France has continued to strengthen its institutional framework for fighting and preventing corruption in the public and private sector. The specialised anti-corruption institutions, such as the High Authority for the Transparency of Public Life and the French Anti-corruption Agency, continue to perform their duties. Regulations for conflict of interest and the protection of whistleblowers are in place. While the lobbying legislation in place does not cover individuals initiating contact with senior officials, the Government has not put forward any proposal to this end yet. Assets declarations are disclosed and regularly verified. The National Financial Prosecutor was reorganised, and continues to show a robust record of convictions, also through public interest judicial agreements, including for high-rank officials and large-value cases. The human resources of the National Commission on Campaign Accounts and Political Financing appear insufficient compared to its workload. Specific public procurement actions were introduced in response to the COVID-19 pandemic.


The strategic response to corruption prevention saw further positive developments, complementing the anti-corruption framework already in place. Germany is modernising its strategic framework for the prevention of corruption in the federal administration. A new law introduces a lobby register by January 2022, not envisaging, however, a ‘legislative footprint’. Shortcomings remain in the regulation of secondary activities of parliamentarians and in the rules on asset disclosures, although some improvements are underway. Political party financing rules contain some legal gaps, including on sponsoring, while ceilings for donations are considered too high. The financial damage of corruption decreased significantly with classical cash bribery on the decline. Other forms of non-monetary bribery such as free event tickets and potential undue influence through private dinners for business and politics are coming into focus. Germany leads globally in the prosecution of individuals who commit foreign bribery, but there is no legal provision for criminal liability of companies.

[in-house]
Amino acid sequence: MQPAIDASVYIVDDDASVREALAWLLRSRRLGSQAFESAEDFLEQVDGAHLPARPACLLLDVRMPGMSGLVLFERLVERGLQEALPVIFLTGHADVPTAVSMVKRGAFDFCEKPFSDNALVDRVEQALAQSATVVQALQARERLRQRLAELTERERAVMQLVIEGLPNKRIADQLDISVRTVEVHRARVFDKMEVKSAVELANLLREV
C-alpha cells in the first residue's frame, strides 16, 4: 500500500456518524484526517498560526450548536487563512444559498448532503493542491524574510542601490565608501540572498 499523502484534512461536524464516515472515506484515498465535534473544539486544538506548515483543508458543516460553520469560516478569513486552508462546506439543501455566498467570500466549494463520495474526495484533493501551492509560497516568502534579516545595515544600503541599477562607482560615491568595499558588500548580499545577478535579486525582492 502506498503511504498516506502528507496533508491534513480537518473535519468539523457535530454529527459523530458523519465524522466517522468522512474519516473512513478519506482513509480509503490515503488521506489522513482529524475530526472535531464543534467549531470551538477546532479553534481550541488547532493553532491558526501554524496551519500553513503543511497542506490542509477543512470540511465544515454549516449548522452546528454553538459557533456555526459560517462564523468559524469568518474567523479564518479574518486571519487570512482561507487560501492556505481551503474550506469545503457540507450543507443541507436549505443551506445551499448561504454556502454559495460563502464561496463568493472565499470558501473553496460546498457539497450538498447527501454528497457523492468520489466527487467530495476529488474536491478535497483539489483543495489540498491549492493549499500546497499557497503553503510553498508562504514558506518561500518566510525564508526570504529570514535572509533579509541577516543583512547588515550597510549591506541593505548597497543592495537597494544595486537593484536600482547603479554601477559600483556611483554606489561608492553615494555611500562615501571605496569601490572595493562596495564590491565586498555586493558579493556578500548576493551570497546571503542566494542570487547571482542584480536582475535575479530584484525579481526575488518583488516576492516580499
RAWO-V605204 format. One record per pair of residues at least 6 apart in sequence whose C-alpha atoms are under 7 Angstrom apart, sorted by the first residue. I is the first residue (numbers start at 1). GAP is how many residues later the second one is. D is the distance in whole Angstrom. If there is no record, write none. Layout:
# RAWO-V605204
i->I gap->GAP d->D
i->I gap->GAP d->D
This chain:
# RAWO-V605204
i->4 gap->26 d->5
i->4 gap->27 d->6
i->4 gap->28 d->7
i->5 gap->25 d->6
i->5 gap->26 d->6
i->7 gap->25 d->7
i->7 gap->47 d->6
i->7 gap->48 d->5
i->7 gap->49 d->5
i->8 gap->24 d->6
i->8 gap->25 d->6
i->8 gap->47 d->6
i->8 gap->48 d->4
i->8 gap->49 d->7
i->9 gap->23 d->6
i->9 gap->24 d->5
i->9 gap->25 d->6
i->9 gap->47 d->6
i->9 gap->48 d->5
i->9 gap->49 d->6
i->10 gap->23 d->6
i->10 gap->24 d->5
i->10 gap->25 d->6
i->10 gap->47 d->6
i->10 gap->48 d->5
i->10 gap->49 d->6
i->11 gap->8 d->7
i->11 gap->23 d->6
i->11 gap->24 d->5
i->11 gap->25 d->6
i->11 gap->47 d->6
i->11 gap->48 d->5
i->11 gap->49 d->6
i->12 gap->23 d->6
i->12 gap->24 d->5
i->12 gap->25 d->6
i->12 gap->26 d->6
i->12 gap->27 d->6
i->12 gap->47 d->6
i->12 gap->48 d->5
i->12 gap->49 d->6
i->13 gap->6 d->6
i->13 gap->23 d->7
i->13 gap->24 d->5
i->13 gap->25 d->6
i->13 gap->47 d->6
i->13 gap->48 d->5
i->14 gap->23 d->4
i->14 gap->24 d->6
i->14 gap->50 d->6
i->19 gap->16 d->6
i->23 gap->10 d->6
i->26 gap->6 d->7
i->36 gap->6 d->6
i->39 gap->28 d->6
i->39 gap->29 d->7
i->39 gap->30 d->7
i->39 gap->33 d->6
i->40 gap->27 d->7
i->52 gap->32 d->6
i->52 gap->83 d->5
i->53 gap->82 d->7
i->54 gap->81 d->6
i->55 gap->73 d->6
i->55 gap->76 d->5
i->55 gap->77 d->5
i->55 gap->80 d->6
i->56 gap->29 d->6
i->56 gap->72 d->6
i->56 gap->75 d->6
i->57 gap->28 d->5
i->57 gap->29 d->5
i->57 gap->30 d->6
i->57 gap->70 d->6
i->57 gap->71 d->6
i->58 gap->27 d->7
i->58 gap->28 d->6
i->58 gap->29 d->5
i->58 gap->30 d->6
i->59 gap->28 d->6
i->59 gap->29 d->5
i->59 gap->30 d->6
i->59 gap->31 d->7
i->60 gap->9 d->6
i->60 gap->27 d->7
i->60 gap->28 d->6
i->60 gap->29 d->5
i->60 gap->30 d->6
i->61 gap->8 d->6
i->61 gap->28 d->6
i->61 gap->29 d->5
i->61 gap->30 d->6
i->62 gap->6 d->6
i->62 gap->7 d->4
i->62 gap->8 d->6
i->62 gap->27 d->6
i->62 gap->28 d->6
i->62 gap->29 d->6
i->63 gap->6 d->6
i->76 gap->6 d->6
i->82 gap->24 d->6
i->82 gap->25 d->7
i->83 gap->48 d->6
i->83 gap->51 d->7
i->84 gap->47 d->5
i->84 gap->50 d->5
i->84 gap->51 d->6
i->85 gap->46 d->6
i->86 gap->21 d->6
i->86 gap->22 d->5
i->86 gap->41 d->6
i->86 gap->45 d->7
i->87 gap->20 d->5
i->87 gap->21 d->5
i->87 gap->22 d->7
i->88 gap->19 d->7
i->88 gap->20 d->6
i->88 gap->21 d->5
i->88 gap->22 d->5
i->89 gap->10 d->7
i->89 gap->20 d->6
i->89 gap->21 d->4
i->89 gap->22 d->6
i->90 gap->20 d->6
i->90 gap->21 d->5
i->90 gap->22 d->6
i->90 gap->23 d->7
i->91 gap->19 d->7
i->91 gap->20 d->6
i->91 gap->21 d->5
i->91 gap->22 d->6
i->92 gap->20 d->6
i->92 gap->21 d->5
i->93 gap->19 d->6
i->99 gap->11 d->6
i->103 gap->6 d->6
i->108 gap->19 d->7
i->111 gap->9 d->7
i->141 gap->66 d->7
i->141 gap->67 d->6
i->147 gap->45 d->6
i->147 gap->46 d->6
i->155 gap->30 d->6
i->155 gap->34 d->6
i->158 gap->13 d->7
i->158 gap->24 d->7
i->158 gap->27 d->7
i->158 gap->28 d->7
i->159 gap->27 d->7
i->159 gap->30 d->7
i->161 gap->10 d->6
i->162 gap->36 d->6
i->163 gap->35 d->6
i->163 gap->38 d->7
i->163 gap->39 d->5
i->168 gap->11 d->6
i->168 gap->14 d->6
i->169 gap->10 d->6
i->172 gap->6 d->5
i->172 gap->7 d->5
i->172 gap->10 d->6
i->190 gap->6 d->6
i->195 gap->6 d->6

A wide range of anti-corruption reforms that Greece has embarked on in the past years is being taken forward. The 2019 Constitutional review of the immunity regime for members of the Parliament and Ministers resulted in an extension of the statutory limit for investigations, and immunities have started to be lifted in some corruption cases, ending an important obstacle to the prosecution of high-level corruption. However, some practical issues remain, notably as regards resources for investigating corruption and delays in the management of court files. Legislative gaps have not yet been filled concerning the regulation of lobbying. Significant shortcomings remain in the effective oversight, in particular due to the division among four oversight bodies, and in the follow-up of the provisions concerning asset disclosures, conflicts of interest and party financing. While asset declarations from members of the Parliament and the Government are made public, this is done in a non-machine readable format and the reports on the outcome of the checks and on possible breaches or sanctioning procedures remain unavailable to the public.